International biologists have launched an ambitious project to read all the DNA in each of the world’s known animal, plant and fungal species over the next 10 years, sequencing 1.5m different genomes at an estimated cost of $4.7bn.
The anticipated spend by the Earth BioGenome Project (EBP) would be similar, allowing for inflation, to the cost of the Human Genome Project, which read the genetic code of just one species, Homo sapiens, between 1990 and 2003.
The EBP could transform biology as extensively as the Human Genome Project had done, said Professor Harris Lewin of the University of California, Davis, who chairs the project.
“The blueprints for all living species . . . will be a tremendous resource for new discoveries, understanding the rules of life, how evolution works, new approaches for the conservation of rare and endangered species, and provide new resources for researchers in agricultural and medical fields,” he said.
So far, 19 research institutions around the world have signed up to take part in the EBP and more plan to join.
They expect to read the full DNA sequence of all the world’s eukaryotic species — organisms whose cells have a nucleus enclosed by membranes. These are animals, plants, fungi and protozoa, which encompass all of life except simple microbes (bacteria and archaea).
The target of 1.5m genomes represents all eukaryotic species known and catalogued by science. Biologists say that many more remain undiscovered, with the real total estimated at 10m to 15m species. But they are disappearing fast as a result of human activity, in what scientists are calling Earth’s sixth great extinction; the fifth was the asteroid impact that wiped out dinosaurs 65m years ago.
So far, only 3,300 eukaryotic species have had their DNA fully sequenced, 0.2 per cent of the target. But researchers at the EBP launch on Thursday insisted that, with strong international co-ordination, adequate funding and continuing rapid technological progress, 1.5m genomes could be achieved by 2028.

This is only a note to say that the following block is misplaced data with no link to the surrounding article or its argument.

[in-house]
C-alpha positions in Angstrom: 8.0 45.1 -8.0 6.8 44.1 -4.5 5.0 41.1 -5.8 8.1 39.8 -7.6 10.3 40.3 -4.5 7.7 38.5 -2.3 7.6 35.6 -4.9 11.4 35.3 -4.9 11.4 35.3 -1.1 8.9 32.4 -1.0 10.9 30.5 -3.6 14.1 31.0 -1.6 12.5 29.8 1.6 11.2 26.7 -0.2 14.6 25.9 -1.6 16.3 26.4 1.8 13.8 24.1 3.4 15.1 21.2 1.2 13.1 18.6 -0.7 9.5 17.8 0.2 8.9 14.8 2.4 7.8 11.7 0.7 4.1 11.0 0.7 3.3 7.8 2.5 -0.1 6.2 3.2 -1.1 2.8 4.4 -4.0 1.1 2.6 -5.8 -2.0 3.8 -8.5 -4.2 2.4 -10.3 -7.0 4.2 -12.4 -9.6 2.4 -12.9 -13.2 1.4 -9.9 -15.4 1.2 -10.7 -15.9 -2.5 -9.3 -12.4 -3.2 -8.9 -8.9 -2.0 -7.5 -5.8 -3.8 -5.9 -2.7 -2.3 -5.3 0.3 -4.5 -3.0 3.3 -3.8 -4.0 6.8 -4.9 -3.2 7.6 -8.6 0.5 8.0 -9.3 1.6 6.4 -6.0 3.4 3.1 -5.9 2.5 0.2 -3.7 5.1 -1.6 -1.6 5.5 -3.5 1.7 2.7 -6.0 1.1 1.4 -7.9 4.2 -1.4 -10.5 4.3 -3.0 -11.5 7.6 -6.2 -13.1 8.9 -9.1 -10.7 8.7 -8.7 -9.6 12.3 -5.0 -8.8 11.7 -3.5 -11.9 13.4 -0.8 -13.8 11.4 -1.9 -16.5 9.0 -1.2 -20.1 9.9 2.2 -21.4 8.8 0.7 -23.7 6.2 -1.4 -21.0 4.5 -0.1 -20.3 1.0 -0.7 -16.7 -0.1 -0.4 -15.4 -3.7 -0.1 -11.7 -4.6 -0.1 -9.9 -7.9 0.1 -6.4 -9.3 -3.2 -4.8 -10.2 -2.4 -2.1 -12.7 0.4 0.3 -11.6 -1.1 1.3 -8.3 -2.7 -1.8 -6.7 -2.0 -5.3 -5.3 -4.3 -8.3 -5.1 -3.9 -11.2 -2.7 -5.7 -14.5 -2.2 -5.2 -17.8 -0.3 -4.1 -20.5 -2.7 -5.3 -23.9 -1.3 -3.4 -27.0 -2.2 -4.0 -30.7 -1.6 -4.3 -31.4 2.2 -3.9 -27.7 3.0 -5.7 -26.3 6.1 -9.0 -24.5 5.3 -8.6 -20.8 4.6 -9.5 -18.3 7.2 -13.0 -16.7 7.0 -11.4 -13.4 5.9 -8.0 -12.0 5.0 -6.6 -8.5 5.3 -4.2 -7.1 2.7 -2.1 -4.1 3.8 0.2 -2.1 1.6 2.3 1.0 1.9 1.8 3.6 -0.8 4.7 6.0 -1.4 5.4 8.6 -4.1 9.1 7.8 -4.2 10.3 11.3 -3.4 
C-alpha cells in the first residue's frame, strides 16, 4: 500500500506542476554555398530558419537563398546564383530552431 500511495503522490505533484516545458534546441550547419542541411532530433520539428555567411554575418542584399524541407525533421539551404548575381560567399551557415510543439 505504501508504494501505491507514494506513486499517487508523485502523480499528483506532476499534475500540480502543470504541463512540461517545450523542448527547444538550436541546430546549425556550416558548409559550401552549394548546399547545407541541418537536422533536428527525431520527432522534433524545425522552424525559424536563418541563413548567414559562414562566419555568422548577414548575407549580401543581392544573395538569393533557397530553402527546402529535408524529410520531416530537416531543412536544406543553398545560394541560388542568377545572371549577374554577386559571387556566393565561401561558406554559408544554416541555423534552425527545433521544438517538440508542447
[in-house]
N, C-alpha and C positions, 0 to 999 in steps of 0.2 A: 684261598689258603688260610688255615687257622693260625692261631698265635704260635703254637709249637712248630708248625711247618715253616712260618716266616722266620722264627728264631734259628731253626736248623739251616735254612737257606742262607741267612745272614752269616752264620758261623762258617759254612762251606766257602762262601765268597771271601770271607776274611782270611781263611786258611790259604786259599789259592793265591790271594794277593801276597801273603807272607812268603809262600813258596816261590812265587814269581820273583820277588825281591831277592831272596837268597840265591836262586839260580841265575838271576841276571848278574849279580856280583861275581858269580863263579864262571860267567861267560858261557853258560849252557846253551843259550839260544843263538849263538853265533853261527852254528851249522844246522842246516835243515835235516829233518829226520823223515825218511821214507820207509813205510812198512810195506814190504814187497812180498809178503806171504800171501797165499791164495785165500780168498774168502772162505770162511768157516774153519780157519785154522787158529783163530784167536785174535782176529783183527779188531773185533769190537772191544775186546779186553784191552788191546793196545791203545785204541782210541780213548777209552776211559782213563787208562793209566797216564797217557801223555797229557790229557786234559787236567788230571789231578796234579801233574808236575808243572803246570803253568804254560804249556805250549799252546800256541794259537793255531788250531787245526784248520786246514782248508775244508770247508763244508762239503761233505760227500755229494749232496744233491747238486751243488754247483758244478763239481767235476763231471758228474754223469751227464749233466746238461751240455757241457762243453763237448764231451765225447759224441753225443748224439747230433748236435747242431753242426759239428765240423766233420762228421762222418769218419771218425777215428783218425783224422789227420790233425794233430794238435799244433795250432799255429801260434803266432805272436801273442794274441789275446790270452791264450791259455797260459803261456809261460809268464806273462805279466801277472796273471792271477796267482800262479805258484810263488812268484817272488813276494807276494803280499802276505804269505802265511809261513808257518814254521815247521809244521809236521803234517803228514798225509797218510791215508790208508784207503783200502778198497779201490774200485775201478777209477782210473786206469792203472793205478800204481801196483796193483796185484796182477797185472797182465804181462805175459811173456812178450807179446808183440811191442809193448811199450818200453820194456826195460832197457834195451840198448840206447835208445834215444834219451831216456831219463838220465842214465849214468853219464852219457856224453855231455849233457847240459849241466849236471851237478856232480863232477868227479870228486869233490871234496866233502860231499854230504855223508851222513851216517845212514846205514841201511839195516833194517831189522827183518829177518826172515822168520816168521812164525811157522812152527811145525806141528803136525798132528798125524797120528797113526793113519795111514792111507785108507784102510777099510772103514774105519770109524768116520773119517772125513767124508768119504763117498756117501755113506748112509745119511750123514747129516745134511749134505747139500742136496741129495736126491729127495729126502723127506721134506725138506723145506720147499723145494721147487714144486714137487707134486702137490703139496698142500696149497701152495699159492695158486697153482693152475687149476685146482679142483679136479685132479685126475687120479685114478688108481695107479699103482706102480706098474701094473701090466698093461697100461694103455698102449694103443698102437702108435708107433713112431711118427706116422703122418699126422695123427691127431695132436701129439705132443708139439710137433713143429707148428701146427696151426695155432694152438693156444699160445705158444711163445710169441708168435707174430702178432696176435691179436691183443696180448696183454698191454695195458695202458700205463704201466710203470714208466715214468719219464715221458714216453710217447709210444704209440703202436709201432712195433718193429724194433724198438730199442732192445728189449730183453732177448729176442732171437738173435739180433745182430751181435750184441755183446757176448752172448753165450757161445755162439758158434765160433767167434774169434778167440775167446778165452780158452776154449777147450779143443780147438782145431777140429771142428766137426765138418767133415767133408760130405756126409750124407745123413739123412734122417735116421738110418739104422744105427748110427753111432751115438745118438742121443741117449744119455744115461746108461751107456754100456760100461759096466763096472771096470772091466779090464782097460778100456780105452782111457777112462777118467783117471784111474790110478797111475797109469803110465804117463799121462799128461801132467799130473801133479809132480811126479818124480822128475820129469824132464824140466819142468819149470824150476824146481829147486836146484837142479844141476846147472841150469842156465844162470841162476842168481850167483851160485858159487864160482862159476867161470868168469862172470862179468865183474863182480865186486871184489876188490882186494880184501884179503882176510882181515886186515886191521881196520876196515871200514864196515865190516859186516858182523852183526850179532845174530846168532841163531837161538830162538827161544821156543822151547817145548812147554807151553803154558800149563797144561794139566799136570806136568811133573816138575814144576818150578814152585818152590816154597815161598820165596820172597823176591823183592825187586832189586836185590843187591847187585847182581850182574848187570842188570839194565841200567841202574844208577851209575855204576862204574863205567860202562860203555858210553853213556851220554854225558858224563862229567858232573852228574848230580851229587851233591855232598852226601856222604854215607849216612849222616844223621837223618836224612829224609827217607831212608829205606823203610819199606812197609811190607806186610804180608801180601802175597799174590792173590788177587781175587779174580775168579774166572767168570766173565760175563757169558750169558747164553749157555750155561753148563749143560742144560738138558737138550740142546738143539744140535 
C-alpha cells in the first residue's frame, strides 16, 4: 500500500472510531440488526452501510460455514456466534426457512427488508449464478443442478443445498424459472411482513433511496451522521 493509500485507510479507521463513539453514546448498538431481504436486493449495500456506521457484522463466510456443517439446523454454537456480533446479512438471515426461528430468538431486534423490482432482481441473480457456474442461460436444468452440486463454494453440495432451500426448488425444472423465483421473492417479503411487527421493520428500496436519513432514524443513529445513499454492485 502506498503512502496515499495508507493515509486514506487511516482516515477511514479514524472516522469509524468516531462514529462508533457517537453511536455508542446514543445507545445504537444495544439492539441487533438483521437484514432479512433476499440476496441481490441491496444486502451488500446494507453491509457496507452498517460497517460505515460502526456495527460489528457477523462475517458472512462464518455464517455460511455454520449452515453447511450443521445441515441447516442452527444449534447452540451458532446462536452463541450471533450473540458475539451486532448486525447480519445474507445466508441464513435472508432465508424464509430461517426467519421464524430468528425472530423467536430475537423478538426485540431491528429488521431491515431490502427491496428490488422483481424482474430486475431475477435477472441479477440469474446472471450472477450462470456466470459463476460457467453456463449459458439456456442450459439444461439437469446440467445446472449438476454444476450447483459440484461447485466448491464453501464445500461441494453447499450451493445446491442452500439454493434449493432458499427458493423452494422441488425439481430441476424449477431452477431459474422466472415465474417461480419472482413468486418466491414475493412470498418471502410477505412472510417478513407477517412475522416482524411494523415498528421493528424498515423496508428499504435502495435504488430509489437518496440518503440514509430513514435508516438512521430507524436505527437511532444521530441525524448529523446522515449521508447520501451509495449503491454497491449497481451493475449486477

“The DNA sequencing itself is not the most difficult technical challenge of the project,” said Prof Lewin. “The most difficult part will be to acquire and process high-quality samples from species that are hard to reach.” New technologies such as specimen-collecting drones may need to be developed.
Participating institutions aim to raise the required funds from governments, foundations and charities. The project’s first phase — producing a reference genome for each of the 9,000 taxonomic families of eukaryotic life — will require $600m, of which about one-third has already been provided.
UK participants, led by the Wellcome Sanger Institute, will sequence the genetic codes of all 66,000 species known to inhabit Britain in a £100m national effort called the Darwin Tree of Life, as well as helping the broader international project.
Jim Smith, science director of the Wellcome Trust, compared the potential benefits to those from Human Genome Project, which has transformed research into human health and disease.
“From nature we shall gain insights into how to develop new treatments for infectious diseases, identify drugs to slow ageing [and] generate new approaches to feeding the world or create new bio materials,” he said.
Get alerts on Genomics when a new story is published